REFLECTIVE SPACES | MATERIALS PLACES
Community mental health practitioners are under enormous pressure to deliver more services with fewer resources, while the problems that we are challenged to resolve are increasingly complex. As we strive to provide meaningful interventions that address the social, psychic, and justice demands of those who struggle the most, we have an even greater need to carve out spaces — both within our minds as clinicians and within our places of practice — to reflect on our work and connect with one another. Since our inception in 2012, we discovered that many of us are passionate about encouraging a dialogue between community work and psychoanalytic thinking. We hope to continue to build a community around doing so.
This presentation will be a panel presentation followed by question and answer/discussion on the topic: "Thriving in Community Mental Health". Three providers will address thriving in community mental health settings, each is an amazing model of that rare phenomena.
Amy Peterson, MA, MFT
Acting Director of Primary Care Youth Operations
Community Health Programs for Youth
San Francisco Department of Public Health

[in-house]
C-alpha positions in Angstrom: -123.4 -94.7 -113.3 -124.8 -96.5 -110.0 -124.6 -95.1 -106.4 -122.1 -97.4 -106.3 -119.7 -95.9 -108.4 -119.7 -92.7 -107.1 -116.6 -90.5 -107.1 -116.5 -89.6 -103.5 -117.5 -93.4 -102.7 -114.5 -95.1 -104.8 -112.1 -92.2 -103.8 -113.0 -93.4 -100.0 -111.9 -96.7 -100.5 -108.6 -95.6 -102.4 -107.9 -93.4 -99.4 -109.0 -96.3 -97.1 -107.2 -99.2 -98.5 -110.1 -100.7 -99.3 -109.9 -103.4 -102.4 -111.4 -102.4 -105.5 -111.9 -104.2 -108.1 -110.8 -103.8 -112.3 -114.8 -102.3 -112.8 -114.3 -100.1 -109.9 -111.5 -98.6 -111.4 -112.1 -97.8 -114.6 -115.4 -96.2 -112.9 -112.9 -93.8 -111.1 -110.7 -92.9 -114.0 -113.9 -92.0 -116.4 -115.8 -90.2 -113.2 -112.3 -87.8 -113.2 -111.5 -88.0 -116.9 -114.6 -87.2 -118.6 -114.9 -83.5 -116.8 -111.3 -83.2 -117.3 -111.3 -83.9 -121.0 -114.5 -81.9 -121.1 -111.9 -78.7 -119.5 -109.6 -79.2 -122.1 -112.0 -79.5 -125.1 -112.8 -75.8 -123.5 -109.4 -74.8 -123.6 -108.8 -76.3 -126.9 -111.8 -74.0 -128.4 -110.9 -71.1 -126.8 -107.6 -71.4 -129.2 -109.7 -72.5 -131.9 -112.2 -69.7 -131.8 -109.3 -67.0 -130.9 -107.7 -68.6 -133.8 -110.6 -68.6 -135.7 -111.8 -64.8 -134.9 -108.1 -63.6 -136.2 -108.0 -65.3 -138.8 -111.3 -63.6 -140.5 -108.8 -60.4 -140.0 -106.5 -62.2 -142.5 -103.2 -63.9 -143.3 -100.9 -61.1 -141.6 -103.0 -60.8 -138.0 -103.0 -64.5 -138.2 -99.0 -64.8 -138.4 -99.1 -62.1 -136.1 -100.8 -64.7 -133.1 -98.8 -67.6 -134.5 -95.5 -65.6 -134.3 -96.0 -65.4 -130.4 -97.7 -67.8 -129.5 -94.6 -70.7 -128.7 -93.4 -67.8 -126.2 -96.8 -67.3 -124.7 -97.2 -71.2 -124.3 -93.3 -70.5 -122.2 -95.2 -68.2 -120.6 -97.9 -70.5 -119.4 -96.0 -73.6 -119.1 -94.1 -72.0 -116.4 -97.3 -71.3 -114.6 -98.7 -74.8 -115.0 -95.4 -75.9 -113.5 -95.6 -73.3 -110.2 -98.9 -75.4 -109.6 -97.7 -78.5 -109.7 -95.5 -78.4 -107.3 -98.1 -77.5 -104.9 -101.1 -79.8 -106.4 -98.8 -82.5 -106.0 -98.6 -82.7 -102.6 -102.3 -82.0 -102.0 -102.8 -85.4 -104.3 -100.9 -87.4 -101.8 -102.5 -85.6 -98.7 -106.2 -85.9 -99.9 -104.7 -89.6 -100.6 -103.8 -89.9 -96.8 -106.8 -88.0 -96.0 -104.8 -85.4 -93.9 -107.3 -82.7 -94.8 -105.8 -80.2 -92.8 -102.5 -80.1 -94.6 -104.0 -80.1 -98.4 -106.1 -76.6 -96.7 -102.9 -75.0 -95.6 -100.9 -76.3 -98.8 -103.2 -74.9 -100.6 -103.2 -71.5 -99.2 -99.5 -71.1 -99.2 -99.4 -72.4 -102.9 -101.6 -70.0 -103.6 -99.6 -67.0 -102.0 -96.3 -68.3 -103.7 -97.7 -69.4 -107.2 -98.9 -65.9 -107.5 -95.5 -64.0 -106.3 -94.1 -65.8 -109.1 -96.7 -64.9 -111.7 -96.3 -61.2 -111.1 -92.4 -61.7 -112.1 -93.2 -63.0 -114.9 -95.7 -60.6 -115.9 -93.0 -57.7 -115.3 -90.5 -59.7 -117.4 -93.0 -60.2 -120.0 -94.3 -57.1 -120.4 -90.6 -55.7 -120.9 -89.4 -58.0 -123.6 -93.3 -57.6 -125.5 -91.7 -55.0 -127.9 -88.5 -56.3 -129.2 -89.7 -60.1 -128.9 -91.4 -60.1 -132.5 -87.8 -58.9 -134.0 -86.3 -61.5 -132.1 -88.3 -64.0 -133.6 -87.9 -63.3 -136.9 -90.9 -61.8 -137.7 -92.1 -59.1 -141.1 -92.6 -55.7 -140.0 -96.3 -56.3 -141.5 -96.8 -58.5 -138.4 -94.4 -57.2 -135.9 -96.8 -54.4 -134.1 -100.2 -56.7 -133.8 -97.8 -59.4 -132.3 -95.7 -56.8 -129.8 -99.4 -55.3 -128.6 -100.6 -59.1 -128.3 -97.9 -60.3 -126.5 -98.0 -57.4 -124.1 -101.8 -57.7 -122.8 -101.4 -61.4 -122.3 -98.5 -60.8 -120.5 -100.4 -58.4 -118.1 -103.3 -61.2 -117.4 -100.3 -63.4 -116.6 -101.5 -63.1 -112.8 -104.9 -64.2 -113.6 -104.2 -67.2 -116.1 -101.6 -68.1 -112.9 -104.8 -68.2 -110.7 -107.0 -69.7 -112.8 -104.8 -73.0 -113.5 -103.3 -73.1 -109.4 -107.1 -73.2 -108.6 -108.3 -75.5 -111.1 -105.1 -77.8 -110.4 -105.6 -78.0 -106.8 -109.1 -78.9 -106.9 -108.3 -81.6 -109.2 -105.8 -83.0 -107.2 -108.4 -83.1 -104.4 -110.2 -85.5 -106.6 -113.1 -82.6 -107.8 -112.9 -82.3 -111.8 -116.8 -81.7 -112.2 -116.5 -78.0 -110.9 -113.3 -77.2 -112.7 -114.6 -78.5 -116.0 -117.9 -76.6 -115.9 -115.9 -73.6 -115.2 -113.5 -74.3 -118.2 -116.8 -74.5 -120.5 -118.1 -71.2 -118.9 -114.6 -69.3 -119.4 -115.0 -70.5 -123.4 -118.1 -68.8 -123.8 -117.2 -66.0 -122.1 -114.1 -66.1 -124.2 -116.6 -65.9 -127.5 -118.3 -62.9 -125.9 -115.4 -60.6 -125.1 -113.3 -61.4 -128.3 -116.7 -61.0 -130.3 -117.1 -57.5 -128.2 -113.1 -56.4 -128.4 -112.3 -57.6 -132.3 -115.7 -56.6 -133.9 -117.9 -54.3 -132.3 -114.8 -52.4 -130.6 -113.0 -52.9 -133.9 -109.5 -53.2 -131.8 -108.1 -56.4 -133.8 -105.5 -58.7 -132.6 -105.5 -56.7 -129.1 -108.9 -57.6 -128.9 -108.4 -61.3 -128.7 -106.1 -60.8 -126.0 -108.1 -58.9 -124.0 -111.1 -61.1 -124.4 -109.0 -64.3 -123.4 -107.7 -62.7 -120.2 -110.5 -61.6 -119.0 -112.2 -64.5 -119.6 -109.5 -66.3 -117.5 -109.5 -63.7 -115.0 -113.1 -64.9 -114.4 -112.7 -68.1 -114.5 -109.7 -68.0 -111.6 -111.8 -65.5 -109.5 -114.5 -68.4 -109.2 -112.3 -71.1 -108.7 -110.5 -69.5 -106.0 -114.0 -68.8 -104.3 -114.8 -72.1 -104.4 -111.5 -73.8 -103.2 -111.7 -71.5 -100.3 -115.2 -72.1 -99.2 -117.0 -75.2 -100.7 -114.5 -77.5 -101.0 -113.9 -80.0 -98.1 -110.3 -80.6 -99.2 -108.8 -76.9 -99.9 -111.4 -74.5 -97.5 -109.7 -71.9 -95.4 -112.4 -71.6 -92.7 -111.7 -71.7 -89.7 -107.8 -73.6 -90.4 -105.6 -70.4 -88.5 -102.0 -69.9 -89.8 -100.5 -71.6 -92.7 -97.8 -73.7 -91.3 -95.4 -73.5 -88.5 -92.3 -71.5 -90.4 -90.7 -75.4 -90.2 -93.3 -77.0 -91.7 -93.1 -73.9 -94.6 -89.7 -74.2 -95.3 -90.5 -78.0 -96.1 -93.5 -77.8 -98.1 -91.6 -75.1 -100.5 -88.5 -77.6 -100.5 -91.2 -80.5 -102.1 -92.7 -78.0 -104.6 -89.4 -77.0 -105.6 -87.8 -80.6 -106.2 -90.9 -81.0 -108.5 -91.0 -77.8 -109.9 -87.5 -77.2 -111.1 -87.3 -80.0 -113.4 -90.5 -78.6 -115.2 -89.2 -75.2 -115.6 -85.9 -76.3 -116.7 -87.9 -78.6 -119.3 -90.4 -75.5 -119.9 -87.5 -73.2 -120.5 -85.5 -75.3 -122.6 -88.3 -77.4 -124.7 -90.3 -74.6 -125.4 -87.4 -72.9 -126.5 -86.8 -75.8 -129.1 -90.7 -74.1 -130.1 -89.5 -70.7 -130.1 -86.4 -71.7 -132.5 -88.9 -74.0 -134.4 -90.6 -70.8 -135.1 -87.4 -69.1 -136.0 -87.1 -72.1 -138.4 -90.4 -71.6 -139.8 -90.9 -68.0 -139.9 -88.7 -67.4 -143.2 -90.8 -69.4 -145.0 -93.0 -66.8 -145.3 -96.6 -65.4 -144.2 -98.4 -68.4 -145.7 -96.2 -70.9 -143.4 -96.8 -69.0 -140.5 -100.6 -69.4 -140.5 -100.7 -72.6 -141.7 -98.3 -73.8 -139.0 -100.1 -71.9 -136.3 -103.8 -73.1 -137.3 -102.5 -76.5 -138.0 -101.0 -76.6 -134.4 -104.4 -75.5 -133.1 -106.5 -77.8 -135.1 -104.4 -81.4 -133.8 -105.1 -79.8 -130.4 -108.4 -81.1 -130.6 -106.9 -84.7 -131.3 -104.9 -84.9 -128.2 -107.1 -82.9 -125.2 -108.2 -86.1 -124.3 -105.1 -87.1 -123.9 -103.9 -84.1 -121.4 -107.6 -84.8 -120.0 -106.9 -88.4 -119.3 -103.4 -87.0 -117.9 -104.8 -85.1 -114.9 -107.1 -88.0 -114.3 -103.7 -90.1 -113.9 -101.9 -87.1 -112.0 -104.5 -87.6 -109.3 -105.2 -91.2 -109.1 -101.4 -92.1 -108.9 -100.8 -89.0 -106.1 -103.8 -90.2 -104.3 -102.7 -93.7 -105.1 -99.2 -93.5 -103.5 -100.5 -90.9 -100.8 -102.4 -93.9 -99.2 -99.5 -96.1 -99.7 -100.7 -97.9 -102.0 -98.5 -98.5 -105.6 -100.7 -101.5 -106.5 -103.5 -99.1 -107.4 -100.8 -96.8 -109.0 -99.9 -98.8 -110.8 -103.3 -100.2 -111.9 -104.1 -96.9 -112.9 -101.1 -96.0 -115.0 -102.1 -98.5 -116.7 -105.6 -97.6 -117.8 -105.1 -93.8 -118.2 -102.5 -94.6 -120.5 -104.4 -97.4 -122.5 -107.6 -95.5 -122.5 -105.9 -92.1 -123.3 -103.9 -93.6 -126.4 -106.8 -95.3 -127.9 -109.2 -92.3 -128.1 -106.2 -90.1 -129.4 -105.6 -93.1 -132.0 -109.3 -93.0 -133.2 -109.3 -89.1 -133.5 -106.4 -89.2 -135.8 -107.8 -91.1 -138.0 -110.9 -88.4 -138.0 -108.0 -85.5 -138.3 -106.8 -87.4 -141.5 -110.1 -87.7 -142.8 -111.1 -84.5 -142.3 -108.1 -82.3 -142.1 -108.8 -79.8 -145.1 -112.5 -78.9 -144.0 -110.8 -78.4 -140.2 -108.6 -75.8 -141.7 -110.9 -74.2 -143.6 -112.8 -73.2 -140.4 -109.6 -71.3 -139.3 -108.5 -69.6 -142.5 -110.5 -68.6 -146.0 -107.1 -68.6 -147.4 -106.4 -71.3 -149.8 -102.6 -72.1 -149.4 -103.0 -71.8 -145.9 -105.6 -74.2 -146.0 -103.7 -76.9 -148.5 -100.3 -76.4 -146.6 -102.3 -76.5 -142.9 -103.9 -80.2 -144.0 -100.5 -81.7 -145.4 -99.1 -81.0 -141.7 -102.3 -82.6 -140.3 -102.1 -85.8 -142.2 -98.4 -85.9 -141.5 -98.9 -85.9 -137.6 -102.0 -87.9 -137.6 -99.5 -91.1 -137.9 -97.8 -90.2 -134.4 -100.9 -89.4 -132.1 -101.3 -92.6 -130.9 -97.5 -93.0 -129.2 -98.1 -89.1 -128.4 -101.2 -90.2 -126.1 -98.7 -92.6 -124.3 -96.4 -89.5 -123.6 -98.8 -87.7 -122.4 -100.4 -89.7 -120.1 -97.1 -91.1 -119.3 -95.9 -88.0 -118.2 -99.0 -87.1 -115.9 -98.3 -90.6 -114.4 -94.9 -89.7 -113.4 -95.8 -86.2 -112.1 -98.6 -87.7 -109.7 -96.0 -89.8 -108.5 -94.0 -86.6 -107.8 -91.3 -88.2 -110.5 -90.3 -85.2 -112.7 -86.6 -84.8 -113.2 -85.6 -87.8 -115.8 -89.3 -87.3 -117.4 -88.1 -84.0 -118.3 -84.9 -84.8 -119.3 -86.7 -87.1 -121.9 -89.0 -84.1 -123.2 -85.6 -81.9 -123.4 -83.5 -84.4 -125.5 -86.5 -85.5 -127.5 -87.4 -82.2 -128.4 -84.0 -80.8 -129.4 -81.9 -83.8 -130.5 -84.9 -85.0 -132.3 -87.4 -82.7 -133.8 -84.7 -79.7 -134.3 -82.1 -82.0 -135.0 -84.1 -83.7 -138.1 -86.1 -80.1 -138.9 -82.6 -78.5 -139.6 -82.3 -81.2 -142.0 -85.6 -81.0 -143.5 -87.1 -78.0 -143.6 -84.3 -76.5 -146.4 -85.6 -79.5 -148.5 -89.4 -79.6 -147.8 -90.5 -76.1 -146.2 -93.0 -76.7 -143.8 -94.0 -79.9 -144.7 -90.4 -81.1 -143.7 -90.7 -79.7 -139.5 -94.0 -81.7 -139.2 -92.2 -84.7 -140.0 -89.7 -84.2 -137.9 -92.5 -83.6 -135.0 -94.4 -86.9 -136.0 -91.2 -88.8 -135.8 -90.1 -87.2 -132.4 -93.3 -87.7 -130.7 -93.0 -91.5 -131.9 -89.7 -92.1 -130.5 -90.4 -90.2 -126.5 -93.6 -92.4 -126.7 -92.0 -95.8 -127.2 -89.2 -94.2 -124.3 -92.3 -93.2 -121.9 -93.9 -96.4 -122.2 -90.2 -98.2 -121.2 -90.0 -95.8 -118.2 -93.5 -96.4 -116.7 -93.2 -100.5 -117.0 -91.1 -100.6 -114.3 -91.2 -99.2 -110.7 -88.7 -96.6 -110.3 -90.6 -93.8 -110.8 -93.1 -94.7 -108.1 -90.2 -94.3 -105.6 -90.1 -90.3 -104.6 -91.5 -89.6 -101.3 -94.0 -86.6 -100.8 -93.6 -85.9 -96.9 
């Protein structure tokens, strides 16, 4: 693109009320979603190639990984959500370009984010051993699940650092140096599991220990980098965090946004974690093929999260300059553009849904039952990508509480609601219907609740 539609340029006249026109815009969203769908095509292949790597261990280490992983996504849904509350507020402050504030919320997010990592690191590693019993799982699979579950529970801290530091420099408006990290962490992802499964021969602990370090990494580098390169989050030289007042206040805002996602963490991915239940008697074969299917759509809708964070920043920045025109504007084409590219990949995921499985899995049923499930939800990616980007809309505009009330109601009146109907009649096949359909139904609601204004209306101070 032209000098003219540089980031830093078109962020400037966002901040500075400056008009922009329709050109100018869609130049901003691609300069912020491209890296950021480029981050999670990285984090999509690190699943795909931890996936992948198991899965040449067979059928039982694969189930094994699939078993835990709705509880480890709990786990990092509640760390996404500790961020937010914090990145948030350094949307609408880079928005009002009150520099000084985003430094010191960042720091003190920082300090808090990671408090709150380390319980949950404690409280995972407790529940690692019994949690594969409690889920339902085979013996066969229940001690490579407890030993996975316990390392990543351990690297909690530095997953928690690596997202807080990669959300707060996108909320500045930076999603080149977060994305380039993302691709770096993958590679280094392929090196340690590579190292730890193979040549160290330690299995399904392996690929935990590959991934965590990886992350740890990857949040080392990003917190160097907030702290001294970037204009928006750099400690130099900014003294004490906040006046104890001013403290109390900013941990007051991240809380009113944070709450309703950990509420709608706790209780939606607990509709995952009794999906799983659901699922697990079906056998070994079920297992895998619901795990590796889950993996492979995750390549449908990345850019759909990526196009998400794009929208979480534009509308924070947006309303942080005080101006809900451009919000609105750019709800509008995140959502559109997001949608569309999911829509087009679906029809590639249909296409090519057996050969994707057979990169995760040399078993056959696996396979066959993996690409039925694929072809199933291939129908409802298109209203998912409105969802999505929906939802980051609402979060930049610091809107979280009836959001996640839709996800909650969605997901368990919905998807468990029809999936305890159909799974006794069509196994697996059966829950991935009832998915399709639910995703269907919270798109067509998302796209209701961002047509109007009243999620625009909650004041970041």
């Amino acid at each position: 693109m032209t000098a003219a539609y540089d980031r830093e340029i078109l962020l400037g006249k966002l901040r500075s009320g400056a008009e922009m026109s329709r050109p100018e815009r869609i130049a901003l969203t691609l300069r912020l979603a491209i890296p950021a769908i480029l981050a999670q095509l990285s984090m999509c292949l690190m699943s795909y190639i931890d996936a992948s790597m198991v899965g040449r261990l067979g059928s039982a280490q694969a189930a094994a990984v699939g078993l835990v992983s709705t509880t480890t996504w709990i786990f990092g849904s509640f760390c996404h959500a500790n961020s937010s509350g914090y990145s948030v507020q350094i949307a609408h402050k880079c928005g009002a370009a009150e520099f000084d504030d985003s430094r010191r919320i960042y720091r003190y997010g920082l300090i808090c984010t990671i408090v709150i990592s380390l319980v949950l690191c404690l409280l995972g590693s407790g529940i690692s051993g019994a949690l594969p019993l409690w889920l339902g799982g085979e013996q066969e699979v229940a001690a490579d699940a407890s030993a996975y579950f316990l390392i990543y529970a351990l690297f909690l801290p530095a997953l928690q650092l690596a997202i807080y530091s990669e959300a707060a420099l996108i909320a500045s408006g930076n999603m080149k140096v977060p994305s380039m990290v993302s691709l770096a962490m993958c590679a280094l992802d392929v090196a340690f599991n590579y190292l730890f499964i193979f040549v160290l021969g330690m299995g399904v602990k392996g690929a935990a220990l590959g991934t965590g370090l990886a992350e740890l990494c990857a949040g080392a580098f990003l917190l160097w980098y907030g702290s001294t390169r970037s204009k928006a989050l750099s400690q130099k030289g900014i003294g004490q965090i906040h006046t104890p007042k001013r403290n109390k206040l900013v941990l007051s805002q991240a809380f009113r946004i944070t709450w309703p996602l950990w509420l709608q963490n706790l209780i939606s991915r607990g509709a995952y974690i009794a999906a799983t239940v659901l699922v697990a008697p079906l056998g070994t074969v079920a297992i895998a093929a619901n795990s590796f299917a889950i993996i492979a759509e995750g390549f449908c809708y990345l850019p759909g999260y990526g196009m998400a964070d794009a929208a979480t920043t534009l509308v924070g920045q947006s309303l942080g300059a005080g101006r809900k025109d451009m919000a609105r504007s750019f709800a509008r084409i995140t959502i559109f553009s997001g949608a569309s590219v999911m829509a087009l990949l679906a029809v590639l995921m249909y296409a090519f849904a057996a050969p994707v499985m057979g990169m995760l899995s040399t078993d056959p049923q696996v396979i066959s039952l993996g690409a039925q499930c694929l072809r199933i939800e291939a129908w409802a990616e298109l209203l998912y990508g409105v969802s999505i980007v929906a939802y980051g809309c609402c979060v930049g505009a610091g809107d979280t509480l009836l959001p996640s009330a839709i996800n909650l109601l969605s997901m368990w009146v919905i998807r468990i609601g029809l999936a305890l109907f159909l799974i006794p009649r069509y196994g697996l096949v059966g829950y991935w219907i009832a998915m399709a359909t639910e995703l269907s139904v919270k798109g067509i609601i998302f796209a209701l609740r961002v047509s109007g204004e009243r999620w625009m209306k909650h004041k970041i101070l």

Cecile O'Connor, NP
Director, Dore Urgent Care Clinic
52 Dore Street
San Francisco, CA 94103
- Increase their knowledge of how psychoanalytic thinking can inform community mental health work
- Increase their knowledge of how community mental health can inform psychoanalytic thinking.
- Increase their understanding of how various public and governmental help systems impact clients in the public health system.
- Integrate systems thinking and psychoanalytic thinking.
- Identify support for early-career community mental health practitioners.
- Demonstrate how to increase space for reflective thinking in community mental health clinics
- Apply a socio-cultural-political lens to work with clients.
The Psychoanalytic Institute of Northern California (PINC), an International Psychoanalytic Association Society, was established in 1989 as a center for comparative psychoanalytic inquiry, research and training. PINC provides professionals from all mental health disciplines the opportunity to study the full scope of psychoanalytic theory and practice. For information regarding training or referral for analysis, call (415) 288-4050 or visit www.pincsf.org.
Access Institute for Psychological Services has helped thousands of adults, children, couples and families, for the past 10 years. Access provides therapy, medication consultation and psychological testing services at its Hayes Valley clinic, San Francisco public schools and at an adult day health center in Hunters Point. Through its psychoanalytically oriented training program, Access is also building a community of clinicians who are committed to community service.
This course is designed for a wide-array of audiences: from early career community mental health clinicians to experienced analysts who have an interest in socio-cultural-political issues.